Plagues and Exile: Healing and Home — Why Jews Don’t Suffer From Amnesia

In 1947, still fresh from serving in the World War II French underground, Albert Camus completed his classic novel, The Plague. The story pictures a modern-day outbreak of the Bubonic Plague in the otherwise unremarkable Algerian city of Oran. The protagonist, Dr. Rieux, tends daily to the plague’s victims, until at last, having taken its toll, it passes.

“The tale he had to tell” the book concludes, “could not be one of final victory. It could be only the record of what had to be done and what assuredly would have to be done again in the never-ending fight against terror… by all who, while unable to be saints but refusing to bow down to pestilences, strive their utmost to be healers.” At the end, Rieux learns two things: “that the plague bacillus never dies or disappears for good,” and that, with people, “There are more things to admire than to despise.”

Early on, Camus establishes another theme, “exile.” The plague-infested city of Oran is closed off to outsiders, and practically shut down to those who live there. People stay home, afraid to venture out. The government dithers; it won’t admit the situation’s severity; doctors and nurses lack vital equipment; hospitals run out of beds; corpses pile up; the sick and dying are housed in a football stadium. Sound familiar?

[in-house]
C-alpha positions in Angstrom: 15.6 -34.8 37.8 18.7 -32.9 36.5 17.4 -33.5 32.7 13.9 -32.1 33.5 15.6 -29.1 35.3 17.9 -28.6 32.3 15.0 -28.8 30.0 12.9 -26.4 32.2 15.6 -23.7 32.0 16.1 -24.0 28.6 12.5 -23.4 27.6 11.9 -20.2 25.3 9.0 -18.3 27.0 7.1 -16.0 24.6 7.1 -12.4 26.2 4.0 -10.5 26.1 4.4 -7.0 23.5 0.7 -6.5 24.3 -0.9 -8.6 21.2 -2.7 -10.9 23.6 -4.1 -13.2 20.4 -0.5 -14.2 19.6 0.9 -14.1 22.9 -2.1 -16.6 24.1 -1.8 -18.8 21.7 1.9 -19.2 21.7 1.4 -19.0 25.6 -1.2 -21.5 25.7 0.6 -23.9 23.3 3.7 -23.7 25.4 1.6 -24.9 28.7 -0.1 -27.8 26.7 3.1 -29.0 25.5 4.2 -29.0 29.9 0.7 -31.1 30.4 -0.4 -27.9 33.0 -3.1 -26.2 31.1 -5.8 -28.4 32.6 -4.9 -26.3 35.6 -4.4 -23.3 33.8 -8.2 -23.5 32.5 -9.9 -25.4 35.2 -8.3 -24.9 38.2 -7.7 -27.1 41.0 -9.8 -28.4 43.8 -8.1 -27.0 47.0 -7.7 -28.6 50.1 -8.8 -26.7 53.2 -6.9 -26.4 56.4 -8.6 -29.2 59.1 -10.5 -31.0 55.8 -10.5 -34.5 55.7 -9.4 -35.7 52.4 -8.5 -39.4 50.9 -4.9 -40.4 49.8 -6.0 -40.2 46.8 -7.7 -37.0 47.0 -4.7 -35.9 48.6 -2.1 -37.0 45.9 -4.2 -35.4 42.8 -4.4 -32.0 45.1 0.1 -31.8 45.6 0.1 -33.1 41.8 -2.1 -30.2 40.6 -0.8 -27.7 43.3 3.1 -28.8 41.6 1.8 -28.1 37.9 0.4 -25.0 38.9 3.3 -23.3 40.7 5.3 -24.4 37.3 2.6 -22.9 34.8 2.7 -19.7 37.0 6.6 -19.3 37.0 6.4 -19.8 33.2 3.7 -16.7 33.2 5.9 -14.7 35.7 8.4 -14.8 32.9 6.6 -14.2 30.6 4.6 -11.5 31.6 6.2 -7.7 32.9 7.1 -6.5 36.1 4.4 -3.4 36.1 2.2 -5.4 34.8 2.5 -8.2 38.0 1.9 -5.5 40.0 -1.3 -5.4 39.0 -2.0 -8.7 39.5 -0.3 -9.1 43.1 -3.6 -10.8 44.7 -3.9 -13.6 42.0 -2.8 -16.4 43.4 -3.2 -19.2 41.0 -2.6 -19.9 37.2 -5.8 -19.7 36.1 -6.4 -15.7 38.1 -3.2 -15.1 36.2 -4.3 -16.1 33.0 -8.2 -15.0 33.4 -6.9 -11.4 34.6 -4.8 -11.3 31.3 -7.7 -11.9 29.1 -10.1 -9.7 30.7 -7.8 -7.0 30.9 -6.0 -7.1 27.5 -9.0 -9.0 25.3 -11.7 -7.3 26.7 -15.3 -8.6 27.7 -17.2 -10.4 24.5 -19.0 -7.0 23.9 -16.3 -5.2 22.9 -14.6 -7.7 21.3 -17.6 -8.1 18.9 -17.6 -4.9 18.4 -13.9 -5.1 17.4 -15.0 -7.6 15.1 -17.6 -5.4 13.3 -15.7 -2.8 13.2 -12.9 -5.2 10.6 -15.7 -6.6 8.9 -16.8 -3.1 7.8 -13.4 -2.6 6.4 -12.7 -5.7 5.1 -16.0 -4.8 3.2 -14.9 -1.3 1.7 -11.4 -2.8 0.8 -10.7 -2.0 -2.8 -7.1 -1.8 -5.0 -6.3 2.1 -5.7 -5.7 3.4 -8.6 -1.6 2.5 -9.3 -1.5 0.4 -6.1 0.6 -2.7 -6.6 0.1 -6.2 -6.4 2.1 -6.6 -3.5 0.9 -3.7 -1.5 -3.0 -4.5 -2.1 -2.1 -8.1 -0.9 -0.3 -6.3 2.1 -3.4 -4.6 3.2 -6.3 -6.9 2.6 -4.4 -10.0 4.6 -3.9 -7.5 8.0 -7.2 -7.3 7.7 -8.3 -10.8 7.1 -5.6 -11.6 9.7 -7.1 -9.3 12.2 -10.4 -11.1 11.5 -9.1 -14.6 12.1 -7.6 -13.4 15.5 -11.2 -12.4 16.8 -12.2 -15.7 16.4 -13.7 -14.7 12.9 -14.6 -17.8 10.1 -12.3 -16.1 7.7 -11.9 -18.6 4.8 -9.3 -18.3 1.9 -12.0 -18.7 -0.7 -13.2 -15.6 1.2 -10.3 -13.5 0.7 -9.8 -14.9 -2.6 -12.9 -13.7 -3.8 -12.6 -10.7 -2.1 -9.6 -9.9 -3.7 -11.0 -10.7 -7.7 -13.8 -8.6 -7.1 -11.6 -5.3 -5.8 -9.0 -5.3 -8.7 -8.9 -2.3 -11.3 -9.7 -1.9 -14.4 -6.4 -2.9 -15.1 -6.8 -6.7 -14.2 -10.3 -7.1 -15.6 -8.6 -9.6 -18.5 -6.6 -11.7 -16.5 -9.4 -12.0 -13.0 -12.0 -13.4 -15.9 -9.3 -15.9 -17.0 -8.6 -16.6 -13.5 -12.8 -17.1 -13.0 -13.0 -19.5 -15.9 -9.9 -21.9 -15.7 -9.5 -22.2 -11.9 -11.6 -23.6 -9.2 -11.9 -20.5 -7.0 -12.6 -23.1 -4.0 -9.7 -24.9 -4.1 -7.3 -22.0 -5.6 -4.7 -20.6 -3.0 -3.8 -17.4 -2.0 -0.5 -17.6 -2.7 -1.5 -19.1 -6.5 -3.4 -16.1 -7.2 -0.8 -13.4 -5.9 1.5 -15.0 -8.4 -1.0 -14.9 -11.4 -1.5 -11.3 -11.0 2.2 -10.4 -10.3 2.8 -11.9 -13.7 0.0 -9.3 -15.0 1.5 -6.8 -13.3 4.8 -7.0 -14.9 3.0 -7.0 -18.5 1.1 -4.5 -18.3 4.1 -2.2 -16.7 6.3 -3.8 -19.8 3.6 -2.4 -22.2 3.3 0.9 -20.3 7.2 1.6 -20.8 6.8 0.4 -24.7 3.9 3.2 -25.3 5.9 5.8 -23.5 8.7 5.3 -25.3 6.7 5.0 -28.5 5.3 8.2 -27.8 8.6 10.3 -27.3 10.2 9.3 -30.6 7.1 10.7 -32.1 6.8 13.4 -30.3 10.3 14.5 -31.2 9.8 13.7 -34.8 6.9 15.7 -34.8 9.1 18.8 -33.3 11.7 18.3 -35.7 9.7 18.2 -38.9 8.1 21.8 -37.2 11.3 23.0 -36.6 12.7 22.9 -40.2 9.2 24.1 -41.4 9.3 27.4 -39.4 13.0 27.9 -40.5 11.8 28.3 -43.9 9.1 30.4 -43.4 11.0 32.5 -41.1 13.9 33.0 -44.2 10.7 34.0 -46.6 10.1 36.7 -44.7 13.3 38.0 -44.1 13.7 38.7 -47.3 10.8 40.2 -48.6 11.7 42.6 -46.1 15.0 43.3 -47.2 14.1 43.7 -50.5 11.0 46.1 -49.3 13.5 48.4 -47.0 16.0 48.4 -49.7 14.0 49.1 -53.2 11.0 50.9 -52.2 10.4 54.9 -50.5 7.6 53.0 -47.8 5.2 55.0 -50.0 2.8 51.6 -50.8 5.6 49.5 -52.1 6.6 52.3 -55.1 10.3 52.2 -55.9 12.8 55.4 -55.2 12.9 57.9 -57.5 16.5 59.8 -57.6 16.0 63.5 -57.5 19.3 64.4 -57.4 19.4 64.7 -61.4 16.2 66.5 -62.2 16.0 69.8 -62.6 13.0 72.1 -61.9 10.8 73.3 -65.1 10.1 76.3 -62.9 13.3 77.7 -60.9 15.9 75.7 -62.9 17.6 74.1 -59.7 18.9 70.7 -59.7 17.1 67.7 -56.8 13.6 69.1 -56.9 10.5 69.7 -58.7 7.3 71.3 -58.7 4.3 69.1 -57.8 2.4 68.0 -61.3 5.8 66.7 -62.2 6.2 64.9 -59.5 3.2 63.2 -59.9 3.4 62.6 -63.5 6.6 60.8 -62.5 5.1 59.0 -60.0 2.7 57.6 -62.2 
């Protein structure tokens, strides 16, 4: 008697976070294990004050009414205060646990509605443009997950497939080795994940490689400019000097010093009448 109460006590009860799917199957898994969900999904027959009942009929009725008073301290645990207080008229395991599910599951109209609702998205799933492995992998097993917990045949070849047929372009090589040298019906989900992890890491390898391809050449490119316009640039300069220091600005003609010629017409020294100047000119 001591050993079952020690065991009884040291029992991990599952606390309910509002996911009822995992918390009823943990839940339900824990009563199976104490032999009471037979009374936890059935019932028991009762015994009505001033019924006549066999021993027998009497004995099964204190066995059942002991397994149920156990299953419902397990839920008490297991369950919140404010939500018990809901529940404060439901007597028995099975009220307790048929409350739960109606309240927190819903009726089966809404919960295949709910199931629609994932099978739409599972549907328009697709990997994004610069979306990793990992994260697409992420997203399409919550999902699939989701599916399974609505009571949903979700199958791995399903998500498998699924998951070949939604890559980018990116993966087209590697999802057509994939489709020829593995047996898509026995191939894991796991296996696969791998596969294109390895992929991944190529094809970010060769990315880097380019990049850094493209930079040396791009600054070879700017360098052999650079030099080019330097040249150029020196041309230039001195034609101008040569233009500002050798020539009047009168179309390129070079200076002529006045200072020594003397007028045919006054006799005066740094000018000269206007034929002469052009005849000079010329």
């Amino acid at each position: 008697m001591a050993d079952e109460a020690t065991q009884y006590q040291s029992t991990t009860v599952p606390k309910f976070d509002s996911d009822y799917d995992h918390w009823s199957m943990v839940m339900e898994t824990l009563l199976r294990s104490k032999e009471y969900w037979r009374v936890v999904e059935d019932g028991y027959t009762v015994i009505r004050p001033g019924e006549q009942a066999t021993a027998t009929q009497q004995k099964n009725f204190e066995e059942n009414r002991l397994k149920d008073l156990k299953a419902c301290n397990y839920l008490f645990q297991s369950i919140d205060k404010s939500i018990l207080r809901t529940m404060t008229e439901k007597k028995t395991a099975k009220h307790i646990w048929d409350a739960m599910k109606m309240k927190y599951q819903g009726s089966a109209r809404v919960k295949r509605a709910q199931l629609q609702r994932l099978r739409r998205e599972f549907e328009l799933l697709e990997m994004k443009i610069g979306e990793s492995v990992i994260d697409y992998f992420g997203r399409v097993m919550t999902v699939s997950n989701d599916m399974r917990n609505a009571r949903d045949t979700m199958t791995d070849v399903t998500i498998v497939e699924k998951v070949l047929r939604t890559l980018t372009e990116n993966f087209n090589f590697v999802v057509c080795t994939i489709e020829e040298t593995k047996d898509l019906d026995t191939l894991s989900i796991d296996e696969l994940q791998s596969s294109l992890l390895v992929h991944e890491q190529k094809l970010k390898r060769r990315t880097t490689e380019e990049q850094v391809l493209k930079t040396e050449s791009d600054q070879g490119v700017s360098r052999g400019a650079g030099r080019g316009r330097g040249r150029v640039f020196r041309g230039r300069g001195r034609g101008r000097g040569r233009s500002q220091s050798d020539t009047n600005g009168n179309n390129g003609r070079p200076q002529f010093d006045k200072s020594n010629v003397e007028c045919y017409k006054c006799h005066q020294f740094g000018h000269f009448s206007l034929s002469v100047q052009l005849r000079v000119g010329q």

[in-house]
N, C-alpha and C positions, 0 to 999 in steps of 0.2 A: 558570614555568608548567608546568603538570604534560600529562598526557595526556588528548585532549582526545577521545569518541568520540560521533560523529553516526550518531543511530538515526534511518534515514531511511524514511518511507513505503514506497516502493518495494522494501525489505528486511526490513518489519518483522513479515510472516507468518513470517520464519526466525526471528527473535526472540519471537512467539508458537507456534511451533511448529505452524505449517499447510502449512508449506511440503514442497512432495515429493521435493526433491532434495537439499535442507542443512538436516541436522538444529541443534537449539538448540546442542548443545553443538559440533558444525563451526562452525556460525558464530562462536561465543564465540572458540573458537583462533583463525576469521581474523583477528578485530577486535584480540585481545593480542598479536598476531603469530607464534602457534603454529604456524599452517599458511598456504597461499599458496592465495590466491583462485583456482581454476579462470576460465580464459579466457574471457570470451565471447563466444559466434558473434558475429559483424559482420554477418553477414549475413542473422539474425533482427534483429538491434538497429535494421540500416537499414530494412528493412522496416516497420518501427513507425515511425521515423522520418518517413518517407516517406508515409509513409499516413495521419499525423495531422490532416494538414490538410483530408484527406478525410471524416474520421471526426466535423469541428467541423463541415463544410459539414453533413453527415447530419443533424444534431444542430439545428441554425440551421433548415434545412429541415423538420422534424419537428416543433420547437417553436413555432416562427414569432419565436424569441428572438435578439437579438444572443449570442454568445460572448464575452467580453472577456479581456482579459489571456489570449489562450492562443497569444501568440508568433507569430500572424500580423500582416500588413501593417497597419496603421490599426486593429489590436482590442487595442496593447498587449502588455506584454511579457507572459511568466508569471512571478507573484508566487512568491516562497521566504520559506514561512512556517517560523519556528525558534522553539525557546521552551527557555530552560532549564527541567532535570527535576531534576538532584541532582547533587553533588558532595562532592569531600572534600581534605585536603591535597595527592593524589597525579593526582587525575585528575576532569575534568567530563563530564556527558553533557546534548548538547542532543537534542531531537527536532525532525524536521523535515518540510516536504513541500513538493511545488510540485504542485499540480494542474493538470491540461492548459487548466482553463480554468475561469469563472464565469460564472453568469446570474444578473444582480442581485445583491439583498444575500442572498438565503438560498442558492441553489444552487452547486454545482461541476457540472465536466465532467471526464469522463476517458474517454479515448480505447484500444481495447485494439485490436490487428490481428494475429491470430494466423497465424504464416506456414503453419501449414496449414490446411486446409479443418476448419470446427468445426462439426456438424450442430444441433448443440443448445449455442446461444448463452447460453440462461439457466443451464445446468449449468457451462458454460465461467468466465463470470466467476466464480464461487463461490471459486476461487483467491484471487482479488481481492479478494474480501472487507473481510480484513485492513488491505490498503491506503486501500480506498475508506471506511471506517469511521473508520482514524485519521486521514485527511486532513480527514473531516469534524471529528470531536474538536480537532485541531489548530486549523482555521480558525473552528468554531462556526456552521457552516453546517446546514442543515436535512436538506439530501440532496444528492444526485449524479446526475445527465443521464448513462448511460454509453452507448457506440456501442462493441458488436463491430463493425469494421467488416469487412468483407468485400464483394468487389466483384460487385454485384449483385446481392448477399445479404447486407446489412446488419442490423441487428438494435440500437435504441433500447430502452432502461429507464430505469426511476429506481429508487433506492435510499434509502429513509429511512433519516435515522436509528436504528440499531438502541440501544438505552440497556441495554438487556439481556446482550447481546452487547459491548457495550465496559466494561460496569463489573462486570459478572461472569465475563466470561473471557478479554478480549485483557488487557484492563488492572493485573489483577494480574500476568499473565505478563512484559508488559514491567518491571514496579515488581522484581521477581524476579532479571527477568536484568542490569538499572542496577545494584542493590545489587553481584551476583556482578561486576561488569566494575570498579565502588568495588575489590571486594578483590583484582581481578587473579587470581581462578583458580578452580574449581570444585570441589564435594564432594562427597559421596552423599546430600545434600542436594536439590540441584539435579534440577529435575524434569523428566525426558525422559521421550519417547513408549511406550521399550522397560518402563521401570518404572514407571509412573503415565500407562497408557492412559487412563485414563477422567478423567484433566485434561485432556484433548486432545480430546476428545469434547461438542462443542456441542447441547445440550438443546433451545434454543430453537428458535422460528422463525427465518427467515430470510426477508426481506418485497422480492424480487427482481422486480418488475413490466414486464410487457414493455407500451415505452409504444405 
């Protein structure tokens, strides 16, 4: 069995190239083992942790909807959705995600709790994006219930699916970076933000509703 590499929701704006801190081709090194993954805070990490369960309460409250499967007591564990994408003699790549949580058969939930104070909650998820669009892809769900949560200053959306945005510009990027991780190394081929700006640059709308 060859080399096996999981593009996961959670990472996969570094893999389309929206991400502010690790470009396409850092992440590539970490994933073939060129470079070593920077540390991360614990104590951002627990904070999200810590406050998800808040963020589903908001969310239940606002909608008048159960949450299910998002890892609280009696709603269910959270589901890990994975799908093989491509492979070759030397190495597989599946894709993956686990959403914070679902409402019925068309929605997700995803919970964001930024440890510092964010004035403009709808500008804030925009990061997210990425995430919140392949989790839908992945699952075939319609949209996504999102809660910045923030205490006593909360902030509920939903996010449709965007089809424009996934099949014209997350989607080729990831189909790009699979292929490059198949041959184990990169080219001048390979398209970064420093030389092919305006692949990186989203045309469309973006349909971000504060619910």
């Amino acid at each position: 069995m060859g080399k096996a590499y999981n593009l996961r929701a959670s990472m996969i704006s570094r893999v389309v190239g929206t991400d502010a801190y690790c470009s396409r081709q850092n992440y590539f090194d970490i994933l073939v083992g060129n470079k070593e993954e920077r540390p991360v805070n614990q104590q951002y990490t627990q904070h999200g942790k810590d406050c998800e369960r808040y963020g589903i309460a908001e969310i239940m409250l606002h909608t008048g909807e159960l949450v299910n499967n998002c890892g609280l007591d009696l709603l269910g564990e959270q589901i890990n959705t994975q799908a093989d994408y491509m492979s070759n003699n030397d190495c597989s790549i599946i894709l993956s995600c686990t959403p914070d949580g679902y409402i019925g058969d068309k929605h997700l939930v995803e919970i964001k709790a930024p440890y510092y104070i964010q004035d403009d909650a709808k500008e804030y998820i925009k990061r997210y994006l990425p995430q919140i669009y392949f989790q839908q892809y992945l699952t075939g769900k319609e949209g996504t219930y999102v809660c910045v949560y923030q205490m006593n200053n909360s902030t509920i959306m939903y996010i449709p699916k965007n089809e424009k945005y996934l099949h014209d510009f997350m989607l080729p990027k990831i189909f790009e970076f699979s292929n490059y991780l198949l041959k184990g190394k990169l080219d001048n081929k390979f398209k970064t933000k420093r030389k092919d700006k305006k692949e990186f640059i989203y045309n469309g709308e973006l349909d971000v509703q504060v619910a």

With the whole world apparently toppling, Camus pronounces the city’s inhabitants as living in exile.

Interpreters of The Plague sometimes see it as a parable for political oppression, the trueplague that returns with regularity, the Nazis being but the latest example. It can also be just what it says, however: an actual plague, like our Covid-19. In either case, whether medical or political, we are there now: a murderous virus is running rampant; we are unprepared; with a president who gives us no good reason to imagine that he understands the situation or would do the right and moral thing even if he did.

Sociologists define terror not simply as unimaginably bad things happening, but the sense that they happen without rhyme or reason, with no predictability, no way to know what tonight, tomorrow, or the very next hour will bring. The problem is, of course, the suffering and dying, the enforced loneliness and idleness, the stock market in free fall, the work we cannot do and the food we cannot get. But it is more: it is the irrationality of it all, the never knowing where the dreaded bacillus lurks: in the smile of a neighbor who passes too close beside us, perhaps; on a park bench that we inadvertently touch during risky morning walks. It is the terror of it all that never leaves us.

Camus was prophetic: we here face again what he called “the never-ending fight against terror”; and while we face it, we are indeed like exiles in a world that goes merrily on its newly twisted way without asking our permission or even notifying us in advance. Like The Plague’s Dr. Rieux, we are “unable to be saints, but, refusing to bow down to pestilence, we strive our utmost to be healers.”

But how can we be healers while a virus metastasizes through our streets like a sci fi nightmare, and we dare not read the morning news lest we be cruelly reminded of the political and moral morass of incompetence at the top? How can we be healers in exile?